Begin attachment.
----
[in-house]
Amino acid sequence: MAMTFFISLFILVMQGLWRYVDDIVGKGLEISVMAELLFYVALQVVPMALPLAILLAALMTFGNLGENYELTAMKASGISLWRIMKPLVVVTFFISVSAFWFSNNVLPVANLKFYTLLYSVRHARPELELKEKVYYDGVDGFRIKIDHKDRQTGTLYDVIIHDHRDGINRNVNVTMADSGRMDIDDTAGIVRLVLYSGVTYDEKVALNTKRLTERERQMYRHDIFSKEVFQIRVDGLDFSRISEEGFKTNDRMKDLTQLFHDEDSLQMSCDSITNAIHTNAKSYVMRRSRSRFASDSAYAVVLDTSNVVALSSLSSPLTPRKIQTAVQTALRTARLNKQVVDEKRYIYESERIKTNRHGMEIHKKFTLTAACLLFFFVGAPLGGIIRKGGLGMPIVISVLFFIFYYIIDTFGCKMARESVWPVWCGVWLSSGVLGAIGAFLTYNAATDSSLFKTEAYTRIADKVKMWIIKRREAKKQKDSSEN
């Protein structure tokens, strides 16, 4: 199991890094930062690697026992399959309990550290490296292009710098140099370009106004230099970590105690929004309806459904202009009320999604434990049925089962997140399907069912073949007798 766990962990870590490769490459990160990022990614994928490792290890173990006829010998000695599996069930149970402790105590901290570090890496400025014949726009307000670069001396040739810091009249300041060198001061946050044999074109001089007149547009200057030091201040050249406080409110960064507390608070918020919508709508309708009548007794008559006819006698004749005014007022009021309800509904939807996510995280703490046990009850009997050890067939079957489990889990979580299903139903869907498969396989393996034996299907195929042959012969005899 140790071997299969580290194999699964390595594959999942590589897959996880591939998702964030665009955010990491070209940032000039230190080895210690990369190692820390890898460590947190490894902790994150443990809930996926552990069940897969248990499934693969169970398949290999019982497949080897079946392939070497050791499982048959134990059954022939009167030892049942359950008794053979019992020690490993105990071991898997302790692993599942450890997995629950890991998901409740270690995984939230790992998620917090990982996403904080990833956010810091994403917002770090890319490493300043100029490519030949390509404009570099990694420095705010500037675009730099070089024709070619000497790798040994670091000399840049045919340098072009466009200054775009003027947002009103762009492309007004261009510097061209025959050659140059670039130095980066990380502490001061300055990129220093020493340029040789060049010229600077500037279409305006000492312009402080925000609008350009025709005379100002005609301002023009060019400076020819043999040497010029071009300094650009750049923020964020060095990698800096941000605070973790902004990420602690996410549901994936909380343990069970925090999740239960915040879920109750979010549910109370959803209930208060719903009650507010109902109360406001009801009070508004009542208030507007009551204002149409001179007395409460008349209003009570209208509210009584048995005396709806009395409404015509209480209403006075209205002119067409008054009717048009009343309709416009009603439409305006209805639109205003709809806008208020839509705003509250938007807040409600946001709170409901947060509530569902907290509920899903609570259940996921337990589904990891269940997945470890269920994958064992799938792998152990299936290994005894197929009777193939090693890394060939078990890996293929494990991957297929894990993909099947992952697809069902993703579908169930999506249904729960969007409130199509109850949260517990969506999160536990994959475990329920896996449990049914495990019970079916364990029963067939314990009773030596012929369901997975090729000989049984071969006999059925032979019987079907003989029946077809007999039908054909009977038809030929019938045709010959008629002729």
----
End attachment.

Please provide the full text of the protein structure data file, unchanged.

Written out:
[in-house]
Amino acid sequence: MAMTFFISLFILVMQGLWRYVDDIVGKGLEISVMAELLFYVALQVVPMALPLAILLAALMTFGNLGENYELTAMKASGISLWRIMKPLVVVTFFISVSAFWFSNNVLPVANLKFYTLLYSVRHARPELELKEKVYYDGVDGFRIKIDHKDRQTGTLYDVIIHDHRDGINRNVNVTMADSGRMDIDDTAGIVRLVLYSGVTYDEKVALNTKRLTERERQMYRHDIFSKEVFQIRVDGLDFSRISEEGFKTNDRMKDLTQLFHDEDSLQMSCDSITNAIHTNAKSYVMRRSRSRFASDSAYAVVLDTSNVVALSSLSSPLTPRKIQTAVQTALRTARLNKQVVDEKRYIYESERIKTNRHGMEIHKKFTLTAACLLFFFVGAPLGGIIRKGGLGMPIVISVLFFIFYYIIDTFGCKMARESVWPVWCGVWLSSGVLGAIGAFLTYNAATDSSLFKTEAYTRIADKVKMWIIKRREAKKQKDSSEN
């Protein structure tokens, strides 16, 4: 199991890094930062690697026992399959309990550290490296292009710098140099370009106004230099970590105690929004309806459904202009009320999604434990049925089962997140399907069912073949007798 766990962990870590490769490459990160990022990614994928490792290890173990006829010998000695599996069930149970402790105590901290570090890496400025014949726009307000670069001396040739810091009249300041060198001061946050044999074109001089007149547009200057030091201040050249406080409110960064507390608070918020919508709508309708009548007794008559006819006698004749005014007022009021309800509904939807996510995280703490046990009850009997050890067939079957489990889990979580299903139903869907498969396989393996034996299907195929042959012969005899 140790071997299969580290194999699964390595594959999942590589897959996880591939998702964030665009955010990491070209940032000039230190080895210690990369190692820390890898460590947190490894902790994150443990809930996926552990069940897969248990499934693969169970398949290999019982497949080897079946392939070497050791499982048959134990059954022939009167030892049942359950008794053979019992020690490993105990071991898997302790692993599942450890997995629950890991998901409740270690995984939230790992998620917090990982996403904080990833956010810091994403917002770090890319490493300043100029490519030949390509404009570099990694420095705010500037675009730099070089024709070619000497790798040994670091000399840049045919340098072009466009200054775009003027947002009103762009492309007004261009510097061209025959050659140059670039130095980066990380502490001061300055990129220093020493340029040789060049010229600077500037279409305006000492312009402080925000609008350009025709005379100002005609301002023009060019400076020819043999040497010029071009300094650009750049923020964020060095990698800096941000605070973790902004990420602690996410549901994936909380343990069970925090999740239960915040879920109750979010549910109370959803209930208060719903009650507010109902109360406001009801009070508004009542208030507007009551204002149409001179007395409460008349209003009570209208509210009584048995005396709806009395409404015509209480209403006075209205002119067409008054009717048009009343309709416009009603439409305006209805639109205003709809806008208020839509705003509250938007807040409600946001709170409901947060509530569902907290509920899903609570259940996921337990589904990891269940997945470890269920994958064992799938792998152990299936290994005894197929009777193939090693890394060939078990890996293929494990991957297929894990993909099947992952697809069902993703579908169930999506249904729960969007409130199509109850949260517990969506999160536990994959475990329920896996449990049914495990019970079916364990029963067939314990009773030596012929369901997975090729000989049984071969006999059925032979019987079907003989029946077809007999039908054909009977038809030929019938045709010959008629002729």